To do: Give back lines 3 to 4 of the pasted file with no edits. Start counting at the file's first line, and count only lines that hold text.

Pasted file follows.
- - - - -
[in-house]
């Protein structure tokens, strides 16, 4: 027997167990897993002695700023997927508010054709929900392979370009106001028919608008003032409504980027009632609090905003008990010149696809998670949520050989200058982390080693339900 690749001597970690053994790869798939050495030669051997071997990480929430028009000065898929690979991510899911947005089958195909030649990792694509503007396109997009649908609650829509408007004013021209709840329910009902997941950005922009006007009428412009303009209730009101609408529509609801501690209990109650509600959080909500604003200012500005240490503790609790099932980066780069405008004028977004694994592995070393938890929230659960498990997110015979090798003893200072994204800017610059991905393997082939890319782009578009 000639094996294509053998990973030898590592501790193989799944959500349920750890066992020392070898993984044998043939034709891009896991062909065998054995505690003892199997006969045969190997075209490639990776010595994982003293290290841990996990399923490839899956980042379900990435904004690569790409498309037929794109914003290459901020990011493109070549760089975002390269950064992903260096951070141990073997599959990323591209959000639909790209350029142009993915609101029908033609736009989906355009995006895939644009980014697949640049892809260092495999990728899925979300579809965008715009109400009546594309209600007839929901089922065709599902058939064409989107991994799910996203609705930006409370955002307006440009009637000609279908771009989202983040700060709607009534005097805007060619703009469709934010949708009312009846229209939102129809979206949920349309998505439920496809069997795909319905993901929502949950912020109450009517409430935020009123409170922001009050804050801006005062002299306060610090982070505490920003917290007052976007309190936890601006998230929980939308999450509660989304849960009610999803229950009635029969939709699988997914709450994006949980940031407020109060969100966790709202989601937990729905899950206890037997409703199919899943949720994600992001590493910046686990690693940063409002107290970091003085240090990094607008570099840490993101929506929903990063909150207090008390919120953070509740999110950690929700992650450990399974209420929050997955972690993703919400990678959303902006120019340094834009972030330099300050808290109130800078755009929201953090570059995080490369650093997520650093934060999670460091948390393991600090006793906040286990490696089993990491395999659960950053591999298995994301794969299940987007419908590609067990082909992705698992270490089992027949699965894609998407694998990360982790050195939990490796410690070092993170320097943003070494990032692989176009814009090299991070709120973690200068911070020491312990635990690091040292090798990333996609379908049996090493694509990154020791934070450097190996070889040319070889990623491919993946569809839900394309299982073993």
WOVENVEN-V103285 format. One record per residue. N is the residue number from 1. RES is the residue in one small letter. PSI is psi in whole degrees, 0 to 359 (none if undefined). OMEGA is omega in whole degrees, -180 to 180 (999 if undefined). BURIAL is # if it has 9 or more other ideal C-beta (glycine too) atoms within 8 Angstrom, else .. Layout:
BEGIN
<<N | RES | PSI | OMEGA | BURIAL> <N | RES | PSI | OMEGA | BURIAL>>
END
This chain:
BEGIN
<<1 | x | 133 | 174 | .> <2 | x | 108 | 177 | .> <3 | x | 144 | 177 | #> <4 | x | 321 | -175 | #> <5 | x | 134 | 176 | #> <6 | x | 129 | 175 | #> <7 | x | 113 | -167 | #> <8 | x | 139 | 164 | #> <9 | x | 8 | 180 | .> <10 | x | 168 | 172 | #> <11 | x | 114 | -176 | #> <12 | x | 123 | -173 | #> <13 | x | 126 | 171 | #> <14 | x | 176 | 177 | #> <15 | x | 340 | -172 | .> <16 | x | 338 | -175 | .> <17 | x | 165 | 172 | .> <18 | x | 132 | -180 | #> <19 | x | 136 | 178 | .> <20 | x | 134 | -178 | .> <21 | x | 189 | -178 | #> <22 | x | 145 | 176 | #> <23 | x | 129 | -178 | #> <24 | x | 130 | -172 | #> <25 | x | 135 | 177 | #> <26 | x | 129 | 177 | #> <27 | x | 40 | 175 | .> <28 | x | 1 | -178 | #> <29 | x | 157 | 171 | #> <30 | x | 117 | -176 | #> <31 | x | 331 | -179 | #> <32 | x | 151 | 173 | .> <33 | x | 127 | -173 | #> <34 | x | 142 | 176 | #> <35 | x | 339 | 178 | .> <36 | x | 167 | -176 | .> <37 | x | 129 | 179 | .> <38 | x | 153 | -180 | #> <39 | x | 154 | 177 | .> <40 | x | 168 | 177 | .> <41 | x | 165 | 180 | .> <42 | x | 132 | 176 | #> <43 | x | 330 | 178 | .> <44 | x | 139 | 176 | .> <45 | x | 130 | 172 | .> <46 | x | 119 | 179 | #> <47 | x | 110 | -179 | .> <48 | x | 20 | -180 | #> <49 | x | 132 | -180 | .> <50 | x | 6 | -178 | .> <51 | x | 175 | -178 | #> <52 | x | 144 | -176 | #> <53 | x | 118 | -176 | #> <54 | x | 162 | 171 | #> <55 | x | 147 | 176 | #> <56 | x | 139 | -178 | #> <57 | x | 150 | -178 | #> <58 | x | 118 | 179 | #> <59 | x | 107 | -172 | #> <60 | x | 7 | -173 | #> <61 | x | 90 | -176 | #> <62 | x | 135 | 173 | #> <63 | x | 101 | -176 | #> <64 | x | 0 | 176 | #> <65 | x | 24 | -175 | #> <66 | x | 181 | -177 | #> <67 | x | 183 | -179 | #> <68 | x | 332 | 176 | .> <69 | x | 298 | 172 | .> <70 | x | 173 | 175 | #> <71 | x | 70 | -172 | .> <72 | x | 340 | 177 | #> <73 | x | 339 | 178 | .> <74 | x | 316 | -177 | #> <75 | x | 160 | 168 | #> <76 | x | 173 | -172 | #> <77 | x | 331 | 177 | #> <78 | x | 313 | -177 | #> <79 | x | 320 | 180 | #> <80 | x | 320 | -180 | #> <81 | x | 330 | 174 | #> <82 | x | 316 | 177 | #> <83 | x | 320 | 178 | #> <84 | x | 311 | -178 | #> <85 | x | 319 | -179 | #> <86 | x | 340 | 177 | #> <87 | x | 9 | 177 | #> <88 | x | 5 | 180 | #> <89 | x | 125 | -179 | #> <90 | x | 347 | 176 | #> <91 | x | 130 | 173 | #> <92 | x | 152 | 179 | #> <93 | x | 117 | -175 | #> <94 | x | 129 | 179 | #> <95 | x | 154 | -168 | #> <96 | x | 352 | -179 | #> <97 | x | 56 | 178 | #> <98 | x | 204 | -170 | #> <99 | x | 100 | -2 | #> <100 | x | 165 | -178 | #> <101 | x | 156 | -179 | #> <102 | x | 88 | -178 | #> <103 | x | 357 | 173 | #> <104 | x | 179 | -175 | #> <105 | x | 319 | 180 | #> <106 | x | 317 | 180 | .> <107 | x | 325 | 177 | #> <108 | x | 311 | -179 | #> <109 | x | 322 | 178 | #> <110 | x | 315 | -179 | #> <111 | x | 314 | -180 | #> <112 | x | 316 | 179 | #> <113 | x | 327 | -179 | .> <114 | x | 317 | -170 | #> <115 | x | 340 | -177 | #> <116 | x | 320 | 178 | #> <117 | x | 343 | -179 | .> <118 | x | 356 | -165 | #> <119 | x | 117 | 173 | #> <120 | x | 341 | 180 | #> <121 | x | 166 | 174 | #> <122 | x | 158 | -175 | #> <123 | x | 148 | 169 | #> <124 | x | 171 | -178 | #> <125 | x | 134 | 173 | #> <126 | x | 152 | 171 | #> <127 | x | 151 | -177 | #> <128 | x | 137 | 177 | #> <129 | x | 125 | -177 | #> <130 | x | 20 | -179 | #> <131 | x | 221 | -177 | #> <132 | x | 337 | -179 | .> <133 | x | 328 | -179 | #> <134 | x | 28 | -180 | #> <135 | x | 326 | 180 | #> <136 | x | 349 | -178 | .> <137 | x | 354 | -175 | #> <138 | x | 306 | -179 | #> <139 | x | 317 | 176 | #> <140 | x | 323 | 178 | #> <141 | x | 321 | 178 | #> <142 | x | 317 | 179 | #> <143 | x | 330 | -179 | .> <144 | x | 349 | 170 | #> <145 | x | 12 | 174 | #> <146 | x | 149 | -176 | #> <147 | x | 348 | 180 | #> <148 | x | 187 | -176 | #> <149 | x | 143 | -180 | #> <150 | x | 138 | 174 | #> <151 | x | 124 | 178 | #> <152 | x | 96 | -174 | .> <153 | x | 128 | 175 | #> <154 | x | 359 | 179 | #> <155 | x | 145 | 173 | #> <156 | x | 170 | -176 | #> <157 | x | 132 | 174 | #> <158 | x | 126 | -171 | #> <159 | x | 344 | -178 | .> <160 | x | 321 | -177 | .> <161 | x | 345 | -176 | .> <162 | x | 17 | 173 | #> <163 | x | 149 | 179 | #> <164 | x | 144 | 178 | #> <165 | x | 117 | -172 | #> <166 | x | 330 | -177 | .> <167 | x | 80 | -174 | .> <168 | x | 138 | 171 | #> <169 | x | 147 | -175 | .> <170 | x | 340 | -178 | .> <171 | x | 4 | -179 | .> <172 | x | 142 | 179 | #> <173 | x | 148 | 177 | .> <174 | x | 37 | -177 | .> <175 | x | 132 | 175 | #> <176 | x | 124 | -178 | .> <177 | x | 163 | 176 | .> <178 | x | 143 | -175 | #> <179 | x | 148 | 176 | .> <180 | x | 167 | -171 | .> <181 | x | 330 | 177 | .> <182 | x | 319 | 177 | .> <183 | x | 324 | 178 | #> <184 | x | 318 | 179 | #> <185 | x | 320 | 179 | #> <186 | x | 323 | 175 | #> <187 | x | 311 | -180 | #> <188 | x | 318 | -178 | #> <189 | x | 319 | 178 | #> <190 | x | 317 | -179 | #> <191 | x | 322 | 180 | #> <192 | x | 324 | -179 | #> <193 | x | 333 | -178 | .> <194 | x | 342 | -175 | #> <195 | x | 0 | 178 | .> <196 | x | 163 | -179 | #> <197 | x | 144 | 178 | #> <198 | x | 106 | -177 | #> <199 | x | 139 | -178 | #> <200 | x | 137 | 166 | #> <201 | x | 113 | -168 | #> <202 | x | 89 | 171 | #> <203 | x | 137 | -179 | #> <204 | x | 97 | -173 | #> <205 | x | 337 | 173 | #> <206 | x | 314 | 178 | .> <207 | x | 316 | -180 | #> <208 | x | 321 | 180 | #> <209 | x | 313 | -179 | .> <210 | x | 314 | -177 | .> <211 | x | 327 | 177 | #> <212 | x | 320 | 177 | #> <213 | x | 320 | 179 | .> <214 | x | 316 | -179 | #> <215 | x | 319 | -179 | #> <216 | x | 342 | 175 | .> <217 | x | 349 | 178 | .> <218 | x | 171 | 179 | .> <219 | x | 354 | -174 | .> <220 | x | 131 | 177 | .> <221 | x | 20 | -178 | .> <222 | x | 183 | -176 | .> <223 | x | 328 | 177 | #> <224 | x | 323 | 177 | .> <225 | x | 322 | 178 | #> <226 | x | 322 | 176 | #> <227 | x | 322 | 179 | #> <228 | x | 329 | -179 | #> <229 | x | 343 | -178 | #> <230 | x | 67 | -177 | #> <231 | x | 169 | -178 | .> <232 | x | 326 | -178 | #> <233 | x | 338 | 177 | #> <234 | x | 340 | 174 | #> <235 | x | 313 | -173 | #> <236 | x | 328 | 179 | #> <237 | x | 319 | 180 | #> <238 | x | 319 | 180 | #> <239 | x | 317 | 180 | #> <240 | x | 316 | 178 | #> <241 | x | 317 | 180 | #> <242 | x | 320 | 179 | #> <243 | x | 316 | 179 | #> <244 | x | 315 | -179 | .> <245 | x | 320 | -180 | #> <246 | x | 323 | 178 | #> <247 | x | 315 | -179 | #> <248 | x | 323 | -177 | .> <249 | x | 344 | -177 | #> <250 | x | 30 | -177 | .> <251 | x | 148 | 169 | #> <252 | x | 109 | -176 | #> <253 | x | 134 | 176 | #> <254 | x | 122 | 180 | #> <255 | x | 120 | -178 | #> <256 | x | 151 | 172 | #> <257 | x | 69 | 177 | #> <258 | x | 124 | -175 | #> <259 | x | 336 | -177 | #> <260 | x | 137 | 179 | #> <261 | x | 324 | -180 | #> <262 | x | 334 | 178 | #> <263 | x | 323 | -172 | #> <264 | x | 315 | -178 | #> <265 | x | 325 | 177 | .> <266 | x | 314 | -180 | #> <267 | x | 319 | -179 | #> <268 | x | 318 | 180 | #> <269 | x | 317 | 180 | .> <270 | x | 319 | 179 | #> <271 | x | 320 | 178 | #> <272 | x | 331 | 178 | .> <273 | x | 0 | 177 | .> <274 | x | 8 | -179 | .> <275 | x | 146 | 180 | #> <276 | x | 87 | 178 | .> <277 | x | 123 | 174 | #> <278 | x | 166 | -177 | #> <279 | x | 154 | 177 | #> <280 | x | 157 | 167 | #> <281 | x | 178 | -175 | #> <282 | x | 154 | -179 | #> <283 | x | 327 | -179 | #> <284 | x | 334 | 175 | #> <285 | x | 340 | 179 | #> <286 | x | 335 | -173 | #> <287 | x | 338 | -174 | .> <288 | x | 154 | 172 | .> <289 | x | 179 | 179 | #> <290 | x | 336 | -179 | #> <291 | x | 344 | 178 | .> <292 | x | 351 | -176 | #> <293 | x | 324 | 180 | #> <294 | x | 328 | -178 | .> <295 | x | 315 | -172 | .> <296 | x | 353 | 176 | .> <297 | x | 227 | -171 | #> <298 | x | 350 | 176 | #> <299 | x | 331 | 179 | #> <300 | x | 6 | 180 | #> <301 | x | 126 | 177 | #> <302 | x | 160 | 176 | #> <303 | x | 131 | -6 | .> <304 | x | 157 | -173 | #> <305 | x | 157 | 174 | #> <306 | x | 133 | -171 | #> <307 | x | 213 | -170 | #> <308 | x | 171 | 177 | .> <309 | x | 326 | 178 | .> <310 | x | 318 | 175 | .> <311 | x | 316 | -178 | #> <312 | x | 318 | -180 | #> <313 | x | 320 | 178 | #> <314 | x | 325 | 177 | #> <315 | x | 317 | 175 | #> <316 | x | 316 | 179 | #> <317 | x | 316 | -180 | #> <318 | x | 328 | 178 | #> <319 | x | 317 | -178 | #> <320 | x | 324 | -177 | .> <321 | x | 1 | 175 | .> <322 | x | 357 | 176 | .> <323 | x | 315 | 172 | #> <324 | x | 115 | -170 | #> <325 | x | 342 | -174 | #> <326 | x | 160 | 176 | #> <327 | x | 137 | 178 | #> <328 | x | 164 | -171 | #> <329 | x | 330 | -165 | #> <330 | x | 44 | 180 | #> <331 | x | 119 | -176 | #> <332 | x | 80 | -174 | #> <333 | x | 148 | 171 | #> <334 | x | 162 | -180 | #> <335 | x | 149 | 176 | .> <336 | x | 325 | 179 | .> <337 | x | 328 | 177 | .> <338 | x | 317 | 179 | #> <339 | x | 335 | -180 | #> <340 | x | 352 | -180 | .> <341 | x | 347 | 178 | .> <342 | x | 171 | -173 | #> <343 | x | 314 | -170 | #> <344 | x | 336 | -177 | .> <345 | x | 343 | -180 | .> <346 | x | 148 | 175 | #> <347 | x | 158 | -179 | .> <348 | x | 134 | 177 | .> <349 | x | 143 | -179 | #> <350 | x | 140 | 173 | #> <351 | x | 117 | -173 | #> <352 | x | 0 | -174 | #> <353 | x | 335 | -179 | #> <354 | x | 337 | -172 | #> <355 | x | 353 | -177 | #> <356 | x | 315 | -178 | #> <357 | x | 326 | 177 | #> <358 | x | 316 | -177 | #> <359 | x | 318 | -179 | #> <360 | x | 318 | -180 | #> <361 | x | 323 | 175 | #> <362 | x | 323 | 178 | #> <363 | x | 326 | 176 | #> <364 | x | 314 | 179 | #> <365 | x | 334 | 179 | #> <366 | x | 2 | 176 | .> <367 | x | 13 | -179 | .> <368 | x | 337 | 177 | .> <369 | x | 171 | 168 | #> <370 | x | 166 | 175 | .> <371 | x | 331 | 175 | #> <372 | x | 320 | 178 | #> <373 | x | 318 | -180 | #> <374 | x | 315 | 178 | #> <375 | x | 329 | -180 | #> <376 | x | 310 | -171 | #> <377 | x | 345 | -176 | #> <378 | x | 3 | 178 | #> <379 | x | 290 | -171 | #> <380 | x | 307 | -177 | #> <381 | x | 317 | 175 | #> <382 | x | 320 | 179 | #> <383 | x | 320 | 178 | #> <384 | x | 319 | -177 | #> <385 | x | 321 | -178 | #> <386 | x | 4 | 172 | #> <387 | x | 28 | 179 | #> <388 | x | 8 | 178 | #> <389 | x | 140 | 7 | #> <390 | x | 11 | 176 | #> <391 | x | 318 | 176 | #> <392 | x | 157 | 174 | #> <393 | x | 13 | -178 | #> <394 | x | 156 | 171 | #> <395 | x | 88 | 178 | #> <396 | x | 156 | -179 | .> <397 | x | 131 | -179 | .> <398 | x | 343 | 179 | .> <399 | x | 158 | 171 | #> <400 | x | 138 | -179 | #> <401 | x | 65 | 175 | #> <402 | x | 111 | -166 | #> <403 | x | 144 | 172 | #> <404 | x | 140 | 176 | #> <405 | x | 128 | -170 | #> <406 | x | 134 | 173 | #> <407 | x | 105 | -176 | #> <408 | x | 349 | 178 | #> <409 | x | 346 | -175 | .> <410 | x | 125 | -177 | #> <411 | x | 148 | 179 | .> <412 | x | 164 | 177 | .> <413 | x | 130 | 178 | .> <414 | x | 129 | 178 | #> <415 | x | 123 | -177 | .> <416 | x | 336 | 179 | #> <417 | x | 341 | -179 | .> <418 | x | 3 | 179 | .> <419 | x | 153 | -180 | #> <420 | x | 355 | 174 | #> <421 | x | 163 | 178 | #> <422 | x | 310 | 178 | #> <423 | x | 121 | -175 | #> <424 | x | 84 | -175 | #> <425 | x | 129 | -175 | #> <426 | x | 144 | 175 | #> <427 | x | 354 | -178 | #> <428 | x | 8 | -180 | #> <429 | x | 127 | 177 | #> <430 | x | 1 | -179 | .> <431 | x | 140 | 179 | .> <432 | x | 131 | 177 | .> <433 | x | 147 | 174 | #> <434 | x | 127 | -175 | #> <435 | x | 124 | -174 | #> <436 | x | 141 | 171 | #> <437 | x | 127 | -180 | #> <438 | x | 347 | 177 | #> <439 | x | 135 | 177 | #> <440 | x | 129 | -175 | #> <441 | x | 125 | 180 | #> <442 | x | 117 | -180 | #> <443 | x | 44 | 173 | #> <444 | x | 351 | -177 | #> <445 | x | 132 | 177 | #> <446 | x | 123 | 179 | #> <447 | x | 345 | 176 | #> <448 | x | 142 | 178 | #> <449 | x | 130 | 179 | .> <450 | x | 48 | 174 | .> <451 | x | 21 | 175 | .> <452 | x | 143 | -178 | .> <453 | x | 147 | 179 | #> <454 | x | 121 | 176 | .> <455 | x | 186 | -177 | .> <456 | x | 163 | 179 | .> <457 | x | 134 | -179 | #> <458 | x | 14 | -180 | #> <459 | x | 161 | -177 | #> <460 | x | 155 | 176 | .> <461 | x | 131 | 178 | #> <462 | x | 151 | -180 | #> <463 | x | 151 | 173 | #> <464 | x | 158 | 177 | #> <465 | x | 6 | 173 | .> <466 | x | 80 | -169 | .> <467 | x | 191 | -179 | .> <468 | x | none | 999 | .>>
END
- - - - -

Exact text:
WOVENVEN-V103285 format. One record per residue. N is the residue number from 1. RES is the residue in one small letter. PSI is psi in whole degrees, 0 to 359 (none if undefined). OMEGA is omega in whole degrees, -180 to 180 (999 if undefined). BURIAL is # if it has 9 or more other ideal C-beta (glycine too) atoms within 8 Angstrom, else .. Layout:
BEGIN